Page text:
Ecology shapes the genomic and biosynthetic diversification of Streptomyces bacteria from insectivorous bats


Microb Genom. 2024 Apr;10(4). doi: 10.1099/mgen.0.001238.


Streptomyces are prolific producers of secondary metabolites from which many clinically useful compounds have been derived. They inhabit diverse habitats but have rarely been reported in vertebrates. Here, we aim to determine to what extent the ecological source (bat host species and cave sites) influence the genomic and biosynthetic diversity of Streptomyces bacteria. We analysed draft genomes of 132 Streptomyces isolates sampled from 11 species of insectivorous bats from six cave sites in Arizona and New Mexico, USA. We delineated 55 species based on the genome-wide average nucleotide identity and core genome phylogenetic tree. Streptomyces isolates that colonize the same bat species or inhabit the same site exhibit greater overall genomic similarity than they do with Streptomyces from other bat species or sites. However, when considering biosynthetic gene clusters (BGCs) alone, BGC distribution is not structured by the ecological or geographical source of the Streptomyces that carry them. Each genome carried between 19-65 BGCs (median=42.5) and varied even among members of the same Streptomyces species. Nine major classes of BGCs were detected in ten of the 11 bat species and in all sites: terpene, non-ribosomal peptide synthetase, polyketide synthase, siderophore, RiPP-like, butyrolactone, lanthipeptide, ectoine, melanin. Finally, Streptomyces genomes carry multiple hybrid BGCs consisting of signature domains from two to seven distinct BGC classes. Taken together, our results bring critical insights to understanding Streptomyces-bat ecology and BGC diversity that may contribute to bat health and in augmenting current efforts in natural product discovery, especially from underexplored or overlooked environments.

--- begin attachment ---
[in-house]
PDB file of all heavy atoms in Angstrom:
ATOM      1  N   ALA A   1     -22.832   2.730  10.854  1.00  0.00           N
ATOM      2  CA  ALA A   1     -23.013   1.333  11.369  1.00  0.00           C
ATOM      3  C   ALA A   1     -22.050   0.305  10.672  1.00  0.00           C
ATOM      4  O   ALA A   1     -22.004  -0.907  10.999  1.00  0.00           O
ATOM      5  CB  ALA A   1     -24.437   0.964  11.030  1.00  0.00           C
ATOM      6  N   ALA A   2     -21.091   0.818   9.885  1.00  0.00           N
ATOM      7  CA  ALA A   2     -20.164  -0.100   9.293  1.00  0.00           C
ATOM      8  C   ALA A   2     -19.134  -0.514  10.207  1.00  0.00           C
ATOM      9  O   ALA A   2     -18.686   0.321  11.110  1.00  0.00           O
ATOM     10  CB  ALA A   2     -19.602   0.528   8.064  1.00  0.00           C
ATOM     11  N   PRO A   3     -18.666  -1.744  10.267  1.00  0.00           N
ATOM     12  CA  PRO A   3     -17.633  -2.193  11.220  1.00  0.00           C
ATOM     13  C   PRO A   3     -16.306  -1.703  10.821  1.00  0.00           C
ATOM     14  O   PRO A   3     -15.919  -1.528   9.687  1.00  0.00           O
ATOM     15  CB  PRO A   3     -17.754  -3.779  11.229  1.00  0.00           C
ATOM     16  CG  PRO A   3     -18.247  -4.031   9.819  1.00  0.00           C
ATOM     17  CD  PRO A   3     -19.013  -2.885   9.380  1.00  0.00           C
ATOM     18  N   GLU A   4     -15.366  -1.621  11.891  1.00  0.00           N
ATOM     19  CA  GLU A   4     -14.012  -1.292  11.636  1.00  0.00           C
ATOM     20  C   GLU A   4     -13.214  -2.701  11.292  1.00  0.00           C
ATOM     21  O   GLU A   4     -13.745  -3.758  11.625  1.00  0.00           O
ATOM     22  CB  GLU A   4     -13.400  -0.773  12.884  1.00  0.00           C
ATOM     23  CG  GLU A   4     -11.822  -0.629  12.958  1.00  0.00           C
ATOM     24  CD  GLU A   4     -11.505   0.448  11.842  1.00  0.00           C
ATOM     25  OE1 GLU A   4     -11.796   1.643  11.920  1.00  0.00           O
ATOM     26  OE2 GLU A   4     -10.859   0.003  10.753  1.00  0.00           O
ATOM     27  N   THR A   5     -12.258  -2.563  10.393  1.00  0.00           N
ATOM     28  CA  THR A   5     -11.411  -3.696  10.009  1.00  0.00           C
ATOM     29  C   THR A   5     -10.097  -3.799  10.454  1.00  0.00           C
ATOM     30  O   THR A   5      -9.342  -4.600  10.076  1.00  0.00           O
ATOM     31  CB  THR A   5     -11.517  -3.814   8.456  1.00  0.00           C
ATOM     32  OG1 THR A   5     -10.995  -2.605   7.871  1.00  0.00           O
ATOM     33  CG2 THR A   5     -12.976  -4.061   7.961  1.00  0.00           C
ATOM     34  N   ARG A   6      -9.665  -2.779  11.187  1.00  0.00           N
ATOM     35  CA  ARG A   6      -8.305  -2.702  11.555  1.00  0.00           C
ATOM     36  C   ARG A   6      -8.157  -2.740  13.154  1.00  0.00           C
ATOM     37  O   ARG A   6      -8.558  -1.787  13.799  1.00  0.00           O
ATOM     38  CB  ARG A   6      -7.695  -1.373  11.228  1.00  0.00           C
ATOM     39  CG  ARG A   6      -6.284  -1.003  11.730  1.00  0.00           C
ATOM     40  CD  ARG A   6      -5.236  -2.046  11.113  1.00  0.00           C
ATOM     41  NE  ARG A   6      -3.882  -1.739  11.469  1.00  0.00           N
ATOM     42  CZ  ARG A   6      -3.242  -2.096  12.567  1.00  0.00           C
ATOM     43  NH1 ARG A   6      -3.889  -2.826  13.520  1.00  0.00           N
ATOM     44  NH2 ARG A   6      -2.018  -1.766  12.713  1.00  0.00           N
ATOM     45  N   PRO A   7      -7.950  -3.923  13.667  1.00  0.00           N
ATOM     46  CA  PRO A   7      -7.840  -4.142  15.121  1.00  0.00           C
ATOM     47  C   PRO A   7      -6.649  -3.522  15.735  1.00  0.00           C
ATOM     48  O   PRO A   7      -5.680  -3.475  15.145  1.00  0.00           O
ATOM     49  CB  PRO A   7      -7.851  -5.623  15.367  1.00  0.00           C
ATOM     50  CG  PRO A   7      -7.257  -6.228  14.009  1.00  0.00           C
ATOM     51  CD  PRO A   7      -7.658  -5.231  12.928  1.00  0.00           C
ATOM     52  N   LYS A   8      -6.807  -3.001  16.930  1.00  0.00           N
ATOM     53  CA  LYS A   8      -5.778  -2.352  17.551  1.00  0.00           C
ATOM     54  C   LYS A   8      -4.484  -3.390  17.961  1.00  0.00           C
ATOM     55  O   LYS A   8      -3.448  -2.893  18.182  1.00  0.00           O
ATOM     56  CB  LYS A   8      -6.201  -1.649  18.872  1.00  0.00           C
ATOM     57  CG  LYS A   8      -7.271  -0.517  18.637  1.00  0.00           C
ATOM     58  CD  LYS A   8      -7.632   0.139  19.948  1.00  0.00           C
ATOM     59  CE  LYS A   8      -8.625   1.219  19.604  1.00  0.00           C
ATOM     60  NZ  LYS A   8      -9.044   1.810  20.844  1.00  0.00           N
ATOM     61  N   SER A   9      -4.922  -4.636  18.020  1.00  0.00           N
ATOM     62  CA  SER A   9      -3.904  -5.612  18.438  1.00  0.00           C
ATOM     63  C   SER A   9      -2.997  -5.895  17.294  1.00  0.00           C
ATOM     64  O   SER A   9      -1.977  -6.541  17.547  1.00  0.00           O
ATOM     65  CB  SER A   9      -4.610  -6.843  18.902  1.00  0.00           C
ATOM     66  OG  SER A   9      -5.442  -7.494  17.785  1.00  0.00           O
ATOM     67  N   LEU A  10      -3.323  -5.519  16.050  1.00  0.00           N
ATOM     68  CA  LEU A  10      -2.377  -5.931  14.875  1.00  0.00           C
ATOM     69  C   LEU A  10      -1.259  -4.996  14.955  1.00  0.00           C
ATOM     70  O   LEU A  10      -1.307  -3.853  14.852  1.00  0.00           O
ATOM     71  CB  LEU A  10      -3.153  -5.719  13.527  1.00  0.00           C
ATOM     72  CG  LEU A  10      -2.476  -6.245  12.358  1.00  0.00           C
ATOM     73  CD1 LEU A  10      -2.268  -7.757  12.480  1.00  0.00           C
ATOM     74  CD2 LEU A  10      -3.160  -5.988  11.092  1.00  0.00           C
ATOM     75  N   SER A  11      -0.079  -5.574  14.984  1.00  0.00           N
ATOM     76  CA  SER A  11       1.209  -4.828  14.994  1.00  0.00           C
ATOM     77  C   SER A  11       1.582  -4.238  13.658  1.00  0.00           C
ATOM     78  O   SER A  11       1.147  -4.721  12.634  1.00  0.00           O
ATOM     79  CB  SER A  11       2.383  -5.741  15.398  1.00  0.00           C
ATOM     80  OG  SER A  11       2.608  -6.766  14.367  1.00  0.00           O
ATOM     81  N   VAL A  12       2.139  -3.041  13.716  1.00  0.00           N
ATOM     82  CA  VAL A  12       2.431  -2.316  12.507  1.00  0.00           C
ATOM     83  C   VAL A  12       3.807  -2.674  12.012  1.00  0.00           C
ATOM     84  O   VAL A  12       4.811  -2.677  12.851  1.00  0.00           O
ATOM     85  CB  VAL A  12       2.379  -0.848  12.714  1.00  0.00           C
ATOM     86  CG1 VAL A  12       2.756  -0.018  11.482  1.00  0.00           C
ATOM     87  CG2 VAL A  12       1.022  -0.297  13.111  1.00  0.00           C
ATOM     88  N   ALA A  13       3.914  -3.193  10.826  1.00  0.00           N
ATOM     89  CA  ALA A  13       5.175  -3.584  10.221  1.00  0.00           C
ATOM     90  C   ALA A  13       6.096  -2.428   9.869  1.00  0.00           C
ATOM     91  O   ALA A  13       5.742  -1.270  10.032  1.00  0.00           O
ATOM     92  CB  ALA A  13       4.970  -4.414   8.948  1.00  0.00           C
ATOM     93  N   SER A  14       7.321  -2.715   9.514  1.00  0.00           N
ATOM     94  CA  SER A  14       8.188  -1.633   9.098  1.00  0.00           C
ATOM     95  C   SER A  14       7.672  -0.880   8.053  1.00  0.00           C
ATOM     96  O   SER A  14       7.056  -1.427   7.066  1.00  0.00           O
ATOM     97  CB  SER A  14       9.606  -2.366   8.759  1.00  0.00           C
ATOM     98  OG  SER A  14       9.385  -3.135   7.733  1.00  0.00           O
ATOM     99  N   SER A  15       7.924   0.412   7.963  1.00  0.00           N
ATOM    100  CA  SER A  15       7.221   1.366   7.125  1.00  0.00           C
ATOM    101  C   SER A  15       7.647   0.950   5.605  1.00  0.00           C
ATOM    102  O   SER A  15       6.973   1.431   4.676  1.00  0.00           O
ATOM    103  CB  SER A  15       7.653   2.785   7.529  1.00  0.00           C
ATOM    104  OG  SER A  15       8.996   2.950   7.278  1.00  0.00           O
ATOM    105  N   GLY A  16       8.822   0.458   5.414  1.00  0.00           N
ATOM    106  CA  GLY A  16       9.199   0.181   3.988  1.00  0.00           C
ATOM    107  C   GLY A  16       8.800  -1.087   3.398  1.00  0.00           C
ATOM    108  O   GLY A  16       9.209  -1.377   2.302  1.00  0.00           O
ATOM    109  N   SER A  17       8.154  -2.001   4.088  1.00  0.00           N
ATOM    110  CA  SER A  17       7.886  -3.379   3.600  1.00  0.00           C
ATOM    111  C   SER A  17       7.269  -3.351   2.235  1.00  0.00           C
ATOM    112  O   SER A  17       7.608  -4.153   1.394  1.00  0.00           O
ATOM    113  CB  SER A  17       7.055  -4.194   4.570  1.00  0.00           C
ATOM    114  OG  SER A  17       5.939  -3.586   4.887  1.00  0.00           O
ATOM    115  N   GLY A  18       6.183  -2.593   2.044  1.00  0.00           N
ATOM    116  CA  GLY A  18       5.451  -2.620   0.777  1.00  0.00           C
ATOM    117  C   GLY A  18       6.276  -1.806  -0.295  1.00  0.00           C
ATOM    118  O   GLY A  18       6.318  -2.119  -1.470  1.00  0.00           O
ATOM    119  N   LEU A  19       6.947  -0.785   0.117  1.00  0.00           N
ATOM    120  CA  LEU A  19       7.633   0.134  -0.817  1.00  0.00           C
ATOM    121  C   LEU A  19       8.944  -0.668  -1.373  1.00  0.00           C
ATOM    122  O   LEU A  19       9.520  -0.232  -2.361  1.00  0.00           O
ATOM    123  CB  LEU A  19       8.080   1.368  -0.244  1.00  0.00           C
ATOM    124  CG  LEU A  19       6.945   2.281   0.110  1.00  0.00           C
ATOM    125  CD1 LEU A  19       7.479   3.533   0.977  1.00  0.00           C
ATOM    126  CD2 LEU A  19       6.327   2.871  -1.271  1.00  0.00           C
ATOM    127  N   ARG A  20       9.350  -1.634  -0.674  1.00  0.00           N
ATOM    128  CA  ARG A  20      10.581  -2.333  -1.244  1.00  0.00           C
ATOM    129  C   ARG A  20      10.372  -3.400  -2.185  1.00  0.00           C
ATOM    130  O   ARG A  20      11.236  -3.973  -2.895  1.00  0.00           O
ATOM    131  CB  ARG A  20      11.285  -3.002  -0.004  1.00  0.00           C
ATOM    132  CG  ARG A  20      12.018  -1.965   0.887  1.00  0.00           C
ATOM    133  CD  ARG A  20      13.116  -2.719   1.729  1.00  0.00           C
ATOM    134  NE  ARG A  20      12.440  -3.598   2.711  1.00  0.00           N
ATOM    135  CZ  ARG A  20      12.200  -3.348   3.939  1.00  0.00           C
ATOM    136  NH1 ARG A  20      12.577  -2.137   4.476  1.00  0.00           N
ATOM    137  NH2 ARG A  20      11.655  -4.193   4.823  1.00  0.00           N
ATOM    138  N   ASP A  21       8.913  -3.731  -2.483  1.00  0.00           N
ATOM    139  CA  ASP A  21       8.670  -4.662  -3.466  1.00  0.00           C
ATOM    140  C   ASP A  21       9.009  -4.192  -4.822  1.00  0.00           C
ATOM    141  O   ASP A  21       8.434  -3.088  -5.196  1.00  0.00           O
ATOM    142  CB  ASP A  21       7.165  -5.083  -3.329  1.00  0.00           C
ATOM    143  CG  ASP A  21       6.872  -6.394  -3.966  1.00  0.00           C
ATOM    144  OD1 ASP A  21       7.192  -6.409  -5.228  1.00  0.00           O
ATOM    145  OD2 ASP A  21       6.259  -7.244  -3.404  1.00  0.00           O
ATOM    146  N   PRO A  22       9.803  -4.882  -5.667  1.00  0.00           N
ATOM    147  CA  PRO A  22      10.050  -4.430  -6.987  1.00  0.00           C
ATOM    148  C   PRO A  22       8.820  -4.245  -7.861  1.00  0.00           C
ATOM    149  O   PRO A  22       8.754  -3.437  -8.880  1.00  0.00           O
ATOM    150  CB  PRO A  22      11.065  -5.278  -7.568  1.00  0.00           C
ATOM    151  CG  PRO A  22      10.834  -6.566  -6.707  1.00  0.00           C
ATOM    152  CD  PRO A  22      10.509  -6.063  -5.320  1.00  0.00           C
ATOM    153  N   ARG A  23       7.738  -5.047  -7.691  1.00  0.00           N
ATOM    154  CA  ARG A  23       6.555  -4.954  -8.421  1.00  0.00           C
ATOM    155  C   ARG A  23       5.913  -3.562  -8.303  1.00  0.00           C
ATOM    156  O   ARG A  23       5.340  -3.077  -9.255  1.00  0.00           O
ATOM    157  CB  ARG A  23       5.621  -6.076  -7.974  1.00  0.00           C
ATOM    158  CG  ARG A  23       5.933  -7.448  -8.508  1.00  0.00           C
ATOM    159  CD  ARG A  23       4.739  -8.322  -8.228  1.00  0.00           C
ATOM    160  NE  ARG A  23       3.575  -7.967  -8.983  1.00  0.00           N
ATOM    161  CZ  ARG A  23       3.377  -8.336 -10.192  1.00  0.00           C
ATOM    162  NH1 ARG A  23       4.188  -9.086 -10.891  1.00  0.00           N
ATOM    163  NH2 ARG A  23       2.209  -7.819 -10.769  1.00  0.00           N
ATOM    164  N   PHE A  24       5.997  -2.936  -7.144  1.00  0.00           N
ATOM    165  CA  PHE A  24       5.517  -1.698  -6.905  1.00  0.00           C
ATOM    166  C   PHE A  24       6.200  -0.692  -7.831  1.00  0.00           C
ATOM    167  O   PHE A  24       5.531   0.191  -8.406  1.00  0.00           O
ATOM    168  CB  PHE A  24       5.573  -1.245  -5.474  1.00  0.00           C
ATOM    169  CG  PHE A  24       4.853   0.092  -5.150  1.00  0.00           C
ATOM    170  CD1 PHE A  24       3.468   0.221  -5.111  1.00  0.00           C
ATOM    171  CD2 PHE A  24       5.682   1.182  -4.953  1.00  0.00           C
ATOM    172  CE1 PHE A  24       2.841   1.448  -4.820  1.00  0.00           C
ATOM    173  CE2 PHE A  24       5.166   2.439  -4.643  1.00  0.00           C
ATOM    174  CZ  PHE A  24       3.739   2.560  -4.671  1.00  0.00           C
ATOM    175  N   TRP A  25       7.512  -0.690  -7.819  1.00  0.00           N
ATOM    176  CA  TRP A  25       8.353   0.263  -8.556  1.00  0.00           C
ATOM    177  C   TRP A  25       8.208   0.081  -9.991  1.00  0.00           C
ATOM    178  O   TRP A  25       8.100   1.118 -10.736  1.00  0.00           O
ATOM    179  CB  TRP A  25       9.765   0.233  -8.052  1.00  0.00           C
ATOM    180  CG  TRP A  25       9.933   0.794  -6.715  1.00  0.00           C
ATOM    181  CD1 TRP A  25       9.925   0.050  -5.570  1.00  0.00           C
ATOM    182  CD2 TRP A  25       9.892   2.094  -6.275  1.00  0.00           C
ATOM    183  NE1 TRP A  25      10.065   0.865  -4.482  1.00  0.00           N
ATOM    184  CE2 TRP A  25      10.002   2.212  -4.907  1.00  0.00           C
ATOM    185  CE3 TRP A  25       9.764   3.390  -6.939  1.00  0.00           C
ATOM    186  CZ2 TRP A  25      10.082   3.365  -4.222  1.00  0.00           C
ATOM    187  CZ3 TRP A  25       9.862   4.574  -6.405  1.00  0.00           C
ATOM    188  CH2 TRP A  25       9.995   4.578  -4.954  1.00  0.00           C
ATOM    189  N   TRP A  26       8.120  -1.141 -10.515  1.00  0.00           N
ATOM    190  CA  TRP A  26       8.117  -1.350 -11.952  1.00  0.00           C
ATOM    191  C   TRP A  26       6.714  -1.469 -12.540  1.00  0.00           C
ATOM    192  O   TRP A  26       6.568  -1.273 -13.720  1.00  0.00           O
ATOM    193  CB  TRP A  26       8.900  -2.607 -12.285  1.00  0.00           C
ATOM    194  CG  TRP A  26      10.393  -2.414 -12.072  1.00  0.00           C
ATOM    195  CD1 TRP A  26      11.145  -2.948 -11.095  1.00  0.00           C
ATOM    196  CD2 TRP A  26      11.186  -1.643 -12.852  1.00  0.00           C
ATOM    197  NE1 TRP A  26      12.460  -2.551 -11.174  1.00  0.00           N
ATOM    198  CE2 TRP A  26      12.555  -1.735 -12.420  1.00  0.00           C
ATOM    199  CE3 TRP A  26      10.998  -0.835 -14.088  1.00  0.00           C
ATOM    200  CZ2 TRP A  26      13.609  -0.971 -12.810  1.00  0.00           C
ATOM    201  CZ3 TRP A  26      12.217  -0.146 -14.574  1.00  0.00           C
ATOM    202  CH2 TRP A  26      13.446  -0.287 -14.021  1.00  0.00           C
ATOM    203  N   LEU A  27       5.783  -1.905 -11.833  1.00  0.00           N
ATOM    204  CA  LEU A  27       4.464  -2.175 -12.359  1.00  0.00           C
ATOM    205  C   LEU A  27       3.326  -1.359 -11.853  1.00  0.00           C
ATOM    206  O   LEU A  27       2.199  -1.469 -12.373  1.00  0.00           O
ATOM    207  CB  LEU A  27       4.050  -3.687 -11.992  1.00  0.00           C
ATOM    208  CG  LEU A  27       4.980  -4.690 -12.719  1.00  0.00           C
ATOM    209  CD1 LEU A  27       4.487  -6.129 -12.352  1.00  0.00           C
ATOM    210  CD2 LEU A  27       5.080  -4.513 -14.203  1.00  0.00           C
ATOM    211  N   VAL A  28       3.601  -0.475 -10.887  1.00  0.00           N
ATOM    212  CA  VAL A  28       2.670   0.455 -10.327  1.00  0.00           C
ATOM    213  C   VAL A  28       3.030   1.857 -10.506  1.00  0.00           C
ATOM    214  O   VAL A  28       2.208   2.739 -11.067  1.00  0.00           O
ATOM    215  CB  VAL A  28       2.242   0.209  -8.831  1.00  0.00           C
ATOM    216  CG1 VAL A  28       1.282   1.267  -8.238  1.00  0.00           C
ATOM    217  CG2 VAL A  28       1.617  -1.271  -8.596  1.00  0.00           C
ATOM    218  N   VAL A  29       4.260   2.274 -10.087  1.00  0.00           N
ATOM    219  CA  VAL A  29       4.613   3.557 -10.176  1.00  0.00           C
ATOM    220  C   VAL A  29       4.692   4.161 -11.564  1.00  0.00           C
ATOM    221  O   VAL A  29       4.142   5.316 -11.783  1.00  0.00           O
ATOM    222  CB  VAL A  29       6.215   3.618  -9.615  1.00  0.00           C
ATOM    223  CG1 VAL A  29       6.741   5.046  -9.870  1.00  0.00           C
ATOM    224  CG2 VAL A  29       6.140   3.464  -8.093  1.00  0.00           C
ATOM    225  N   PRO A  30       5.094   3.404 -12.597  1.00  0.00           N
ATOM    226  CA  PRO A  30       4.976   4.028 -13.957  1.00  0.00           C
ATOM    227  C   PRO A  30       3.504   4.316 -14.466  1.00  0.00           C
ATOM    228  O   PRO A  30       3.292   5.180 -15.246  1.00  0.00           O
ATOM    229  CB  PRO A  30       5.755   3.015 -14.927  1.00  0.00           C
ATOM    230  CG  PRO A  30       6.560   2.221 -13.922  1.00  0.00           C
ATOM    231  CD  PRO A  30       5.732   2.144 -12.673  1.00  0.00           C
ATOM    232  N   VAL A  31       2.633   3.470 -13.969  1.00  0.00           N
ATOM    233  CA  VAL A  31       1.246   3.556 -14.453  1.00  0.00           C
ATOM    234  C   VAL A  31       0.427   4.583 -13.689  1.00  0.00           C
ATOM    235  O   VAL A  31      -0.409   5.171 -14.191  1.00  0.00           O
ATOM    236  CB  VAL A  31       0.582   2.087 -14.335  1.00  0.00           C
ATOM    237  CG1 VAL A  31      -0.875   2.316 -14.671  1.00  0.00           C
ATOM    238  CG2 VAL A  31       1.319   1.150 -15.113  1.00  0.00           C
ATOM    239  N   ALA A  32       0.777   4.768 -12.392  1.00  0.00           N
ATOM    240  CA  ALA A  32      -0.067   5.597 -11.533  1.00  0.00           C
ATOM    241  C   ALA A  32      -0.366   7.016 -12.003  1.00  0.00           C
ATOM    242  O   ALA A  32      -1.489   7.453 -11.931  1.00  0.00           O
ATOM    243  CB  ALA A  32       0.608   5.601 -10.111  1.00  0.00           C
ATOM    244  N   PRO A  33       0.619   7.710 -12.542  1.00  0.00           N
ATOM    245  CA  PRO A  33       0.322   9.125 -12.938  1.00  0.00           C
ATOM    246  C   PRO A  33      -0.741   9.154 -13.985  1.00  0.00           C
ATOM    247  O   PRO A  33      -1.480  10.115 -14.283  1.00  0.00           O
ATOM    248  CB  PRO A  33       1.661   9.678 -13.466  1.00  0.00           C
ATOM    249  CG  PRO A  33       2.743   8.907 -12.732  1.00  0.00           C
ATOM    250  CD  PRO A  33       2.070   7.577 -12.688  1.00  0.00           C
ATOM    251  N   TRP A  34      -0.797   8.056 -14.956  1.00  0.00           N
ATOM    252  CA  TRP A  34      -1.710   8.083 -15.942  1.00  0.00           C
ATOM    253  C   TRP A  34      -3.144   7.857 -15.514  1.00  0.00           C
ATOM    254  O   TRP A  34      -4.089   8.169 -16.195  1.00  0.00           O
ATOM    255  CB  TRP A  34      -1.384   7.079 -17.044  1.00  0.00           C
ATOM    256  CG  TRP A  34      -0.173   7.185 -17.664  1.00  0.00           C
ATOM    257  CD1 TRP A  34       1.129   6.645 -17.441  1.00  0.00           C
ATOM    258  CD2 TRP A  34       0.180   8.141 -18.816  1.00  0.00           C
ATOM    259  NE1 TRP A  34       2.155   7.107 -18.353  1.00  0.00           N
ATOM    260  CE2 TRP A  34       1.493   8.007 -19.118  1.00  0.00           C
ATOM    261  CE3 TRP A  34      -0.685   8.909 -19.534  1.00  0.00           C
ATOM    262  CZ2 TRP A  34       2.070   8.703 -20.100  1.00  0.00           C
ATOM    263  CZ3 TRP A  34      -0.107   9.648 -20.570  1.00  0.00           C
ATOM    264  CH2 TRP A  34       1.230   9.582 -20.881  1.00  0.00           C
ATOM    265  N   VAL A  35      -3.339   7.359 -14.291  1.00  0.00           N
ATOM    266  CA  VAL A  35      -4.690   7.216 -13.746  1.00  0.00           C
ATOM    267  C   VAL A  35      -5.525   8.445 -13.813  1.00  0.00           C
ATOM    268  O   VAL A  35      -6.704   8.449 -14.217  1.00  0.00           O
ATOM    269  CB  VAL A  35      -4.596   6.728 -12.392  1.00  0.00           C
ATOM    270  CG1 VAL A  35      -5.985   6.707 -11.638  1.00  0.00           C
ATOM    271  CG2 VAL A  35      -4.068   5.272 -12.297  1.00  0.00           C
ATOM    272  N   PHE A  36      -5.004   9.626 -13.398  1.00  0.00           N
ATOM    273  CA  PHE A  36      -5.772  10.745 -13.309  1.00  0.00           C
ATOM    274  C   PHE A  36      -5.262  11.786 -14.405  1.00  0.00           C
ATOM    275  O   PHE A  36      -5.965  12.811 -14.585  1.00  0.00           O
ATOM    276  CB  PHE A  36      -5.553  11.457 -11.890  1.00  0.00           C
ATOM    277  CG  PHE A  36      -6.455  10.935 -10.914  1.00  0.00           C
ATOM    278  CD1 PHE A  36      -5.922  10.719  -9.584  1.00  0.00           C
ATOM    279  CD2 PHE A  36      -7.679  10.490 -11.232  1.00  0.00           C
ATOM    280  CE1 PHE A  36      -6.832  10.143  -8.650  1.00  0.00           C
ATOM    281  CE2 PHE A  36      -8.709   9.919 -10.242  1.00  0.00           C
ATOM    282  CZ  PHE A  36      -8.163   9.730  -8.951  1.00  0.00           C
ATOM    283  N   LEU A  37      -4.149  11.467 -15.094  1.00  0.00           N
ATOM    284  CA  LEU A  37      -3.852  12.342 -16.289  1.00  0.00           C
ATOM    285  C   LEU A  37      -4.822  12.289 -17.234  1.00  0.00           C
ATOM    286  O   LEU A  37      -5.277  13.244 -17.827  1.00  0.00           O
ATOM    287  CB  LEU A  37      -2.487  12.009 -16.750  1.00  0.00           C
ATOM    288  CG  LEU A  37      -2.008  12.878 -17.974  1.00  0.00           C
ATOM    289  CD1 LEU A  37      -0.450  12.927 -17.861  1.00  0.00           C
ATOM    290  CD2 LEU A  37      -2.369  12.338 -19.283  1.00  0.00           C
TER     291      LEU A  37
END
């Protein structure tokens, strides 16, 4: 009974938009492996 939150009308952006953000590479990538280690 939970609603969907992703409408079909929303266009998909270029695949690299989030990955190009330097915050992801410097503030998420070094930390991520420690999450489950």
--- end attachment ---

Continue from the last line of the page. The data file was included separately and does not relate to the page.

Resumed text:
PMID:38625724 | DOI:10.1099/mgen.0.001238